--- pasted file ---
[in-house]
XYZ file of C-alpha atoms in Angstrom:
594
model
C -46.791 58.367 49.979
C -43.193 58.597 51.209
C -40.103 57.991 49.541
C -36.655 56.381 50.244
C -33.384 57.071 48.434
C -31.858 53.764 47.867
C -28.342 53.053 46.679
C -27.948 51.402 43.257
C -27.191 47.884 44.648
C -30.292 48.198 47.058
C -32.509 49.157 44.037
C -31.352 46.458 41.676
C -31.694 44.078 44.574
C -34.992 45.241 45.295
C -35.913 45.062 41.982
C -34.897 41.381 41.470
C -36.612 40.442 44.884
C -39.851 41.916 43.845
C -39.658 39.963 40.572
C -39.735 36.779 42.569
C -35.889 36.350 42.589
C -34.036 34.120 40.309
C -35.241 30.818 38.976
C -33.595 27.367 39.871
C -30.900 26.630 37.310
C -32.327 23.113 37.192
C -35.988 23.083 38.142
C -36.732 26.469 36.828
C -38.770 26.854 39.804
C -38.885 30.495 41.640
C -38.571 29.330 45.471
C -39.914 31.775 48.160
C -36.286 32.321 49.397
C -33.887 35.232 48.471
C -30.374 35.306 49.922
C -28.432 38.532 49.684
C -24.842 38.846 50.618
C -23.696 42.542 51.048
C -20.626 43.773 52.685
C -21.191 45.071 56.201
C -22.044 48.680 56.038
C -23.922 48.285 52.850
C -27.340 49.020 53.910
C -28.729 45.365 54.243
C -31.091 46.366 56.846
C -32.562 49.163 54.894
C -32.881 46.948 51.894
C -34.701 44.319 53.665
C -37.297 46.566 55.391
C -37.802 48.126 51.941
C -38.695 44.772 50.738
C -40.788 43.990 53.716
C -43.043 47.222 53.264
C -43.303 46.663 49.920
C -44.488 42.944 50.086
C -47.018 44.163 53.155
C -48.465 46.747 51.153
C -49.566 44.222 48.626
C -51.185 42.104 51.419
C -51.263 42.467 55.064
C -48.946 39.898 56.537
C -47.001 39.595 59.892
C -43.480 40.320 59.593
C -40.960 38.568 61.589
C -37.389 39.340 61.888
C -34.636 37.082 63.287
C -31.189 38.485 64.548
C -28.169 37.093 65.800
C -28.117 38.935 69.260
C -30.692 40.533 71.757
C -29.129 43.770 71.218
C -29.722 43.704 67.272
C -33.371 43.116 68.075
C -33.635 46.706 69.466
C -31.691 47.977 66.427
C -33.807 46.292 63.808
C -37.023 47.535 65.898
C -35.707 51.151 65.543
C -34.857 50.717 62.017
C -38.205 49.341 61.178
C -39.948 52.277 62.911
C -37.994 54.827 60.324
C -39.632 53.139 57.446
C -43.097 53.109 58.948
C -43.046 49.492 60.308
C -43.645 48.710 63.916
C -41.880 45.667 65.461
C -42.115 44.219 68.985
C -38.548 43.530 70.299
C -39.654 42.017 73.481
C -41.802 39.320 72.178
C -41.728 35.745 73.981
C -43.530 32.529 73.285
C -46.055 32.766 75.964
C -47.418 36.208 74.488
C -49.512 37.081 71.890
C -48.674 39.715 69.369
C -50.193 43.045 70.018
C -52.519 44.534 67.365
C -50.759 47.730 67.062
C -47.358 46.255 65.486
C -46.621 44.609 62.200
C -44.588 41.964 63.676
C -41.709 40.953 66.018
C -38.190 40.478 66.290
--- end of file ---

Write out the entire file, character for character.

[in-house]
XYZ file of C-alpha atoms in Angstrom:
594
model
C -46.791 58.367 49.979
C -43.193 58.597 51.209
C -40.103 57.991 49.541
C -36.655 56.381 50.244
C -33.384 57.071 48.434
C -31.858 53.764 47.867
C -28.342 53.053 46.679
C -27.948 51.402 43.257
C -27.191 47.884 44.648
C -30.292 48.198 47.058
C -32.509 49.157 44.037
C -31.352 46.458 41.676
C -31.694 44.078 44.574
C -34.992 45.241 45.295
C -35.913 45.062 41.982
C -34.897 41.381 41.470
C -36.612 40.442 44.884
C -39.851 41.916 43.845
C -39.658 39.963 40.572
C -39.735 36.779 42.569
C -35.889 36.350 42.589
C -34.036 34.120 40.309
C -35.241 30.818 38.976
C -33.595 27.367 39.871
C -30.900 26.630 37.310
C -32.327 23.113 37.192
C -35.988 23.083 38.142
C -36.732 26.469 36.828
C -38.770 26.854 39.804
C -38.885 30.495 41.640
C -38.571 29.330 45.471
C -39.914 31.775 48.160
C -36.286 32.321 49.397
C -33.887 35.232 48.471
C -30.374 35.306 49.922
C -28.432 38.532 49.684
C -24.842 38.846 50.618
C -23.696 42.542 51.048
C -20.626 43.773 52.685
C -21.191 45.071 56.201
C -22.044 48.680 56.038
C -23.922 48.285 52.850
C -27.340 49.020 53.910
C -28.729 45.365 54.243
C -31.091 46.366 56.846
C -32.562 49.163 54.894
C -32.881 46.948 51.894
C -34.701 44.319 53.665
C -37.297 46.566 55.391
C -37.802 48.126 51.941
C -38.695 44.772 50.738
C -40.788 43.990 53.716
C -43.043 47.222 53.264
C -43.303 46.663 49.920
C -44.488 42.944 50.086
C -47.018 44.163 53.155
C -48.465 46.747 51.153
C -49.566 44.222 48.626
C -51.185 42.104 51.419
C -51.263 42.467 55.064
C -48.946 39.898 56.537
C -47.001 39.595 59.892
C -43.480 40.320 59.593
C -40.960 38.568 61.589
C -37.389 39.340 61.888
C -34.636 37.082 63.287
C -31.189 38.485 64.548
C -28.169 37.093 65.800
C -28.117 38.935 69.260
C -30.692 40.533 71.757
C -29.129 43.770 71.218
C -29.722 43.704 67.272
C -33.371 43.116 68.075
C -33.635 46.706 69.466
C -31.691 47.977 66.427
C -33.807 46.292 63.808
C -37.023 47.535 65.898
C -35.707 51.151 65.543
C -34.857 50.717 62.017
C -38.205 49.341 61.178
C -39.948 52.277 62.911
C -37.994 54.827 60.324
C -39.632 53.139 57.446
C -43.097 53.109 58.948
C -43.046 49.492 60.308
C -43.645 48.710 63.916
C -41.880 45.667 65.461
C -42.115 44.219 68.985
C -38.548 43.530 70.299
C -39.654 42.017 73.481
C -41.802 39.320 72.178
C -41.728 35.745 73.981
C -43.530 32.529 73.285
C -46.055 32.766 75.964
C -47.418 36.208 74.488
C -49.512 37.081 71.890
C -48.674 39.715 69.369
C -50.193 43.045 70.018
C -52.519 44.534 67.365
C -50.759 47.730 67.062
C -47.358 46.255 65.486
C -46.621 44.609 62.200
C -44.588 41.964 63.676
C -41.709 40.953 66.018
C -38.190 40.478 66.290